Help Eriopaguita rebuild herself with a hand-up.

I would like to introduce you to Eriopaguita.


She’s 40 years old. A mother of 4 – Josselin 13, twins Luis David 11 & Luis Moises 11 and Escarleth 5yrs.

They live in Perdanales, a small beach resort that sits on Ecuador’s long Pacific coast…one of the cities closest to the epicenter of the devastating 7.8 magnitude earthquake that hit on April 16th 2016.

I first visited Pedernales 3 months after the quake hit to assess the progress of recovery. It still looks like you are entering a warzone. The quake lasted less than a minute but nearly every single house came down.

People are scared and struggle to know what the future holds.




Can you even begin to imagine what it must be like to lose everything and 6 months on still living in such a desperate way?

‘Once-private spaces are open for everyone to see. Shower rooms with no walls. An empty pink high chair teetering on the edge of a room that is at an angle. A set of medals pinned to the wall of a family home’.

Eriopaguitas’ home was also destroyed during the quake, they are now living in a makeshift tent, some plastic thrown over bamboo. Their living condition is poor, their water comes from the river and they still have, 6 months on, neither light nor electricity.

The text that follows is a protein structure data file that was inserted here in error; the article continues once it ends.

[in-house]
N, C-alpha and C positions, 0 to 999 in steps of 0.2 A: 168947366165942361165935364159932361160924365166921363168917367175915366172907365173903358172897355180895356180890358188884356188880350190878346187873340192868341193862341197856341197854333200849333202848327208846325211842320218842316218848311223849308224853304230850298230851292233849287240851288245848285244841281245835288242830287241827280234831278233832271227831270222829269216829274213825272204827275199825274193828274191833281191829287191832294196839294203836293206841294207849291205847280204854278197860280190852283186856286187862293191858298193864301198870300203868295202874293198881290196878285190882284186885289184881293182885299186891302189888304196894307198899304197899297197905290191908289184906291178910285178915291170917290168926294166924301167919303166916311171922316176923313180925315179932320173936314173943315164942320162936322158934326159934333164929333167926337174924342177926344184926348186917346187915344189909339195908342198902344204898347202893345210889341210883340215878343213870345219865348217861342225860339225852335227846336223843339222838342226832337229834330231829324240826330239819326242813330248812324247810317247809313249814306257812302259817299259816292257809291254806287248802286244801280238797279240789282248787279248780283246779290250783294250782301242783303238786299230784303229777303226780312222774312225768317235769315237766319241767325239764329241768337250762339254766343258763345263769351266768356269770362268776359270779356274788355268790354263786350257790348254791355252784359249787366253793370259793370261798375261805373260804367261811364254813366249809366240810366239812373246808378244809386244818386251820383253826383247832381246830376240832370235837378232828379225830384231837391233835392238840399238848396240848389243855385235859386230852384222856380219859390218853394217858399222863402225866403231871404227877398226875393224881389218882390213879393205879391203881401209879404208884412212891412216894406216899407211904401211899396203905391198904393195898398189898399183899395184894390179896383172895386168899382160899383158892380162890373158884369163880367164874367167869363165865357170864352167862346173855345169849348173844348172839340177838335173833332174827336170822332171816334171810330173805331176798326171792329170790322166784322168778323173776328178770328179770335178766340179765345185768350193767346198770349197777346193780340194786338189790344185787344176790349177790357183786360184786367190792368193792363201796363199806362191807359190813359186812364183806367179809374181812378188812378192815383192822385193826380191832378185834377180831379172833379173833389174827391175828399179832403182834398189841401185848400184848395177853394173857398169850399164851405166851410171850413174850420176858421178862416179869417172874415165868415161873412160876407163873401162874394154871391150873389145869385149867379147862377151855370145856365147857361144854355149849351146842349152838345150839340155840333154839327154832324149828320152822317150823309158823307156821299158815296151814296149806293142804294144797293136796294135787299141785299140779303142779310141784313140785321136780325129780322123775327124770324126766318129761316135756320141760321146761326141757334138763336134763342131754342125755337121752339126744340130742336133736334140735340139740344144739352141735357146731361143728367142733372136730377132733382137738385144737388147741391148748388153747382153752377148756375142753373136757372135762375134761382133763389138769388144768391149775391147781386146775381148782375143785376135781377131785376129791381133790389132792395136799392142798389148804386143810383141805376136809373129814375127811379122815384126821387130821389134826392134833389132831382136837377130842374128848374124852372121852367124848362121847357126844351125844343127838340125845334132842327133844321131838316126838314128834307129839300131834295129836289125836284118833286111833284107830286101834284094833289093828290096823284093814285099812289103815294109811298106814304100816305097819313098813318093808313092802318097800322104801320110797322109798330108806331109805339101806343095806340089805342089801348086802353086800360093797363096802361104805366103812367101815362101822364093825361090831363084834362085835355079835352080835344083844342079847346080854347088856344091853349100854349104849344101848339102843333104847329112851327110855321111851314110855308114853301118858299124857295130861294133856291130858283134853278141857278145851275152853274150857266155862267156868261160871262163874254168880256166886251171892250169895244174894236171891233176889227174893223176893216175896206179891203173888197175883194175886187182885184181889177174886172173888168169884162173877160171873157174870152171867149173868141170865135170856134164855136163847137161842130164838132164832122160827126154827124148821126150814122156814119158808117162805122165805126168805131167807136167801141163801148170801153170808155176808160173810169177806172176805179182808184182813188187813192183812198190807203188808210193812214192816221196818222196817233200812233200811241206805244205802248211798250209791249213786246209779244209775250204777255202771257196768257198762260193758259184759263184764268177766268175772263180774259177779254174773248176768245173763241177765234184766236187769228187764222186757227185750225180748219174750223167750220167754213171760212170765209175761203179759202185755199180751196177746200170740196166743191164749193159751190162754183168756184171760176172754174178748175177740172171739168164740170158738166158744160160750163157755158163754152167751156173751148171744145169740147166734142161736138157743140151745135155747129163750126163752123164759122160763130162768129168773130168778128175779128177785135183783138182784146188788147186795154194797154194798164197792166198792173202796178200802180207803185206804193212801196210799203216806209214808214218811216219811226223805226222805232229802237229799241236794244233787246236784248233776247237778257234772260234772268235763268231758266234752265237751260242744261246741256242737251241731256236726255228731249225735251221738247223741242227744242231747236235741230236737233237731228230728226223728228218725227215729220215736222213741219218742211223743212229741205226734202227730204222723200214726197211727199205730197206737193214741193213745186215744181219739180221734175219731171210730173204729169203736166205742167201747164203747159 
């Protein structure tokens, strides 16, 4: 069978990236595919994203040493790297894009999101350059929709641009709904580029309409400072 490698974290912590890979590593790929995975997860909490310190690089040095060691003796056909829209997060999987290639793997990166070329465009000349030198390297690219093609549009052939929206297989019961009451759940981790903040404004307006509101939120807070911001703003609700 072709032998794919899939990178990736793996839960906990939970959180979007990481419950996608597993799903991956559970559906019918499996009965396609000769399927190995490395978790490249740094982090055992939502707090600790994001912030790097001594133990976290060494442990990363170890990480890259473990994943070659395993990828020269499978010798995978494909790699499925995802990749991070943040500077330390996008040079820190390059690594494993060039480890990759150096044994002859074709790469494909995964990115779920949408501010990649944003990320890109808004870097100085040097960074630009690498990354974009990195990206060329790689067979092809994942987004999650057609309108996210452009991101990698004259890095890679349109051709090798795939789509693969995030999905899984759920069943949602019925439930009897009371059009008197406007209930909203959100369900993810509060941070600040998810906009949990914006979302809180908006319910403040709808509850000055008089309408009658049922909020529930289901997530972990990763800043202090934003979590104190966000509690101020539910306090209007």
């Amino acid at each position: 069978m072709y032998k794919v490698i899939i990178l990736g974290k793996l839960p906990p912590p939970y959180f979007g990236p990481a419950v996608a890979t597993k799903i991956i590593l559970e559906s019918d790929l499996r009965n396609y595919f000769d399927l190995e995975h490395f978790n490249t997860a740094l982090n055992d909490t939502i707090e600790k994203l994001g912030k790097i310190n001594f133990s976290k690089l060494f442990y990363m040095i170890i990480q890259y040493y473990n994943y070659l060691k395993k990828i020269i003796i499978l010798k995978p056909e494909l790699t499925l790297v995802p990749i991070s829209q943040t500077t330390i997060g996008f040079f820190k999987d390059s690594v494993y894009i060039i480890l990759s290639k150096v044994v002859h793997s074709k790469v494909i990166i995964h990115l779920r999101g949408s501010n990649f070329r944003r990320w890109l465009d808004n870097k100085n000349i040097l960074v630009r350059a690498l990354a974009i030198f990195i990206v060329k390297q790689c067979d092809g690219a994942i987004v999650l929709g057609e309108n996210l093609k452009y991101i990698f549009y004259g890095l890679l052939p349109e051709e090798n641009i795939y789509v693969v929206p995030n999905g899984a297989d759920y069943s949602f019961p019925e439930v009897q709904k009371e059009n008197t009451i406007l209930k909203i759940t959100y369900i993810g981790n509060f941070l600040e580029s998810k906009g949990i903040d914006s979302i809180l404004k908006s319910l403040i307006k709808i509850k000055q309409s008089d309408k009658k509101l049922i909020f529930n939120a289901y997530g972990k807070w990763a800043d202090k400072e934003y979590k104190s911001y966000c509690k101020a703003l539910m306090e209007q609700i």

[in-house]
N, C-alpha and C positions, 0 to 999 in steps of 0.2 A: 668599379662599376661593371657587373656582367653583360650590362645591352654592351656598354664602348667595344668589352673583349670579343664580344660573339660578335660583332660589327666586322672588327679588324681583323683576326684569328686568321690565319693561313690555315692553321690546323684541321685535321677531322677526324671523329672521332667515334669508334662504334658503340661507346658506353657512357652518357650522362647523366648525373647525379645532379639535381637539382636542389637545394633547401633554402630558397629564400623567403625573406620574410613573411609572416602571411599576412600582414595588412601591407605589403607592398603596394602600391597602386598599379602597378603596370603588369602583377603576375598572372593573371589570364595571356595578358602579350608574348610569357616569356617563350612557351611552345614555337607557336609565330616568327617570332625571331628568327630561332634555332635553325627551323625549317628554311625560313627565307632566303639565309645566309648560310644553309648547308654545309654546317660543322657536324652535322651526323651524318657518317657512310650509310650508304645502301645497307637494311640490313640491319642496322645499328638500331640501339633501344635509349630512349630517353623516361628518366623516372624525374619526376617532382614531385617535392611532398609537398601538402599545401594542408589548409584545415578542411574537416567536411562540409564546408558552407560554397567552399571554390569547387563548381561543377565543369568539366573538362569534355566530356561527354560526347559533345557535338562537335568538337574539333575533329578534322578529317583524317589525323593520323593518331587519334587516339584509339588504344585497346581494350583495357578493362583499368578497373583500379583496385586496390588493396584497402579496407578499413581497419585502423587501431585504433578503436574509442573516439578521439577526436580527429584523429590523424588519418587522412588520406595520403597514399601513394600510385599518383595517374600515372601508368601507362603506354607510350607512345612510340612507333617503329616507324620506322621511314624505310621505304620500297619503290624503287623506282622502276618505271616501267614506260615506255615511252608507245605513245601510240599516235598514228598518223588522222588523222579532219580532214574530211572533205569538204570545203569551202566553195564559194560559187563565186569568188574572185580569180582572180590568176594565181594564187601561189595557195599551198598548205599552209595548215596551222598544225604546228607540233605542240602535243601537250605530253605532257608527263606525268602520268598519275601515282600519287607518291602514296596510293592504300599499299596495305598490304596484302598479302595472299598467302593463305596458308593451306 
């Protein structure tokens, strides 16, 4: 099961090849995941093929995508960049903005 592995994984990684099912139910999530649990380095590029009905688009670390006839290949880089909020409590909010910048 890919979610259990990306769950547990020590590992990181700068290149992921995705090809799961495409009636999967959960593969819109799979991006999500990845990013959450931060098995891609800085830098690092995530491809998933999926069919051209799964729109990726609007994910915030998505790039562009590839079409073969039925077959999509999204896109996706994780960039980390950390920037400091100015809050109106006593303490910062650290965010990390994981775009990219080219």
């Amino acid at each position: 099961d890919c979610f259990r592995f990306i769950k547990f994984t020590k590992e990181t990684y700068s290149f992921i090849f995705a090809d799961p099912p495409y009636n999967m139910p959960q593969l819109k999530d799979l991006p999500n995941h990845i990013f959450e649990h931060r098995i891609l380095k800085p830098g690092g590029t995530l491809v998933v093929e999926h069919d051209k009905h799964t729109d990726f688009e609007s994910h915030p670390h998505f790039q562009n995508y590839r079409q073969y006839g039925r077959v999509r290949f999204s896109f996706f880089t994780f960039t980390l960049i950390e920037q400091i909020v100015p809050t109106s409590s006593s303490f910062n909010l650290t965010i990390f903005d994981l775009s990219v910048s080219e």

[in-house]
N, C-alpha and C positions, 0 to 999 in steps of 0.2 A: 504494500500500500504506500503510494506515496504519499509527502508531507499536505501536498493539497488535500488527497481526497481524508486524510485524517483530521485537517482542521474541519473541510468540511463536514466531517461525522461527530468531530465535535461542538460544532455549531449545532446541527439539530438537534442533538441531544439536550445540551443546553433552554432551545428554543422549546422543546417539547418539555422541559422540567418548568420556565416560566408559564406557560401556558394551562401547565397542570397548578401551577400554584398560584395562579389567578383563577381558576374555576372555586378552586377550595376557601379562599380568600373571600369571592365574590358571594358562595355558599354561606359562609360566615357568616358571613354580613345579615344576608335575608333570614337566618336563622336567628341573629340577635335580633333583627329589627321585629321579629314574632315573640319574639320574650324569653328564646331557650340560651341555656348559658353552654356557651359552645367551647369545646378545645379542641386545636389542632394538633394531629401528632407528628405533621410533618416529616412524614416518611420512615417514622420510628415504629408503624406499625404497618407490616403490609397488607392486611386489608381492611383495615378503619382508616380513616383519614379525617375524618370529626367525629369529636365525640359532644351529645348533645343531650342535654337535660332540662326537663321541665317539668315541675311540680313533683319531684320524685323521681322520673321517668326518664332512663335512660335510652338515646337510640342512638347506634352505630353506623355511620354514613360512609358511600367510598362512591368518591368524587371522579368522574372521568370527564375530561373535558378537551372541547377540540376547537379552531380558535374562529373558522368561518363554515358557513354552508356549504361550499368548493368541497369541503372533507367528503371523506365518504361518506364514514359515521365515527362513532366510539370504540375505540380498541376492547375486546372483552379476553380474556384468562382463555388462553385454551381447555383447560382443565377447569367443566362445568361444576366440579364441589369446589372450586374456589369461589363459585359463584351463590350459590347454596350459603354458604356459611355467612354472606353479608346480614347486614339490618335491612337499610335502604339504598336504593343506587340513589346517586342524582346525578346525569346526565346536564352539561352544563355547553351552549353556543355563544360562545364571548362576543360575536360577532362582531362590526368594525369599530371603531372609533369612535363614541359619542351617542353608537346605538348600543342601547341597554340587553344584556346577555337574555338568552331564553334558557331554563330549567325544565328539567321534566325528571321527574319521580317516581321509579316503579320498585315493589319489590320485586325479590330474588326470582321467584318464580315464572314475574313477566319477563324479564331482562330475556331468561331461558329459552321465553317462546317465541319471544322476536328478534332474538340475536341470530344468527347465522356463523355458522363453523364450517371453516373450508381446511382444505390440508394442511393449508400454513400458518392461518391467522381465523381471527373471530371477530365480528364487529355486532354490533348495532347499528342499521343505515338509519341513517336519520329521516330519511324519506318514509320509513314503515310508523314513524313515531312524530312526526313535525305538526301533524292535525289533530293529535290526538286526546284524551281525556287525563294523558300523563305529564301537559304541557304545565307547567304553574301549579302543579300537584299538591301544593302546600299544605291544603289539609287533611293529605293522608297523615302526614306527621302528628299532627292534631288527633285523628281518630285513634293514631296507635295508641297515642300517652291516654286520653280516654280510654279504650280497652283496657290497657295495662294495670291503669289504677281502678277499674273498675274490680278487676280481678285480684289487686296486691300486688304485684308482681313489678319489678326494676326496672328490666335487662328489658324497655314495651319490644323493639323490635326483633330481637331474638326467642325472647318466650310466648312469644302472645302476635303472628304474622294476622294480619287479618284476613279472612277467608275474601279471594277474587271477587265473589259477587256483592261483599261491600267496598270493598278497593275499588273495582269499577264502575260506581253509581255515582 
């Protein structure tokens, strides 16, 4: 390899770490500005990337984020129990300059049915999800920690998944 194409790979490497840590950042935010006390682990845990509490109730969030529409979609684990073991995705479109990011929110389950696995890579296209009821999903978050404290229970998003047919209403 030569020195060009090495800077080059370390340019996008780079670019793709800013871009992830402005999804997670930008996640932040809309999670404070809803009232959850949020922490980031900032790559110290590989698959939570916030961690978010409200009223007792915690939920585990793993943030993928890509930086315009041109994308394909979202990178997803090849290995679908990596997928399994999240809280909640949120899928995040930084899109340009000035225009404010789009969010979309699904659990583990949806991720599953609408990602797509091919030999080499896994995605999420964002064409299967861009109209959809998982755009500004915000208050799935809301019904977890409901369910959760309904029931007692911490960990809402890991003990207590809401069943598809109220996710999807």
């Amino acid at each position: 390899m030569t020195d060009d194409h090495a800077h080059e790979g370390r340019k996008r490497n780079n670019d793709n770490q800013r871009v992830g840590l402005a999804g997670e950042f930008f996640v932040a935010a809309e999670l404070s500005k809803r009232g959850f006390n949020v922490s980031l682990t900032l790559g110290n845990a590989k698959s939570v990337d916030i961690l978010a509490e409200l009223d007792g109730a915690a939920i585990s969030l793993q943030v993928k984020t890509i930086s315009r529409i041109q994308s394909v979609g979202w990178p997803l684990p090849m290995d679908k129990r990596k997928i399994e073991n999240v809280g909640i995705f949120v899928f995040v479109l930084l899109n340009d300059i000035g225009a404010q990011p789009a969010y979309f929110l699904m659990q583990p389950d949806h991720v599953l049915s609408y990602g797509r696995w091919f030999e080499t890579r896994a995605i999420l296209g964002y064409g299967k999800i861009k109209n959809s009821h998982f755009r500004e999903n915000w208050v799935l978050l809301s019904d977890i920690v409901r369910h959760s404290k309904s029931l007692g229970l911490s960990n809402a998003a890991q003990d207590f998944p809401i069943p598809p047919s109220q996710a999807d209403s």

They are obviously traumatized, her children look sad, picking up on the anxiousness of their mothers daily struggle to find, borrow or beg for their food.

She doesn’t want to live like this. She wants to work!

Her neighbor told me, “She cries a lot every day but tries to be strong in front of her children”

Eriopaguitas’ small business, her pots, pans and food stock was also destroyed during the earthquake.

She used to sell ‘salchipapa’ (thinly sliced beef sausages and potatoes) to the local community; its a favorite street food snack of the local people.

She is a good cook, wants to start her business again and she knows this popular snack food has a good solid long term market. She would love to expand her business and make her profits even higher.

“The addition of a small push cart would enable me to sell to an even wider community.”



Her greatest fear is that someone in her family will become ill, and they won’t have enough money to pay for the doctor and medicine.

Her greatest dream is that her children can study and have a future – something she could never have.


At 8 years old Eriopaguita, her father dead and mother sick, was already working. Married at 18 years old and after 4 children she finally ran away as she could no longer tolerate the beatings from her husband.

Can you help her to help herself?

‘A hand up not a hand out’




To set her family back on the road to recovery, to save a little each week to build a small home and have money ready for medical emergencies as well as keep her children fed and in school her needs are:

  1. A ‘Salchipapa’ push cart
  2. A gas cylinder, an aluminum tray
  3. An aluminum sieve
  4. 5 sacks of potatoes
  5. 1 gallon of oil
  6. 5 kilos of sausages
  7. 100 bowls and 100 small forks.

Total cost $500

Per month she estimates her income will be $350.
Each month she spends a minimum of $150 per month on her family. It’s a good sustainable business.

$500 will change her families life generationally – so little can do so much.

Can you help her to help herself?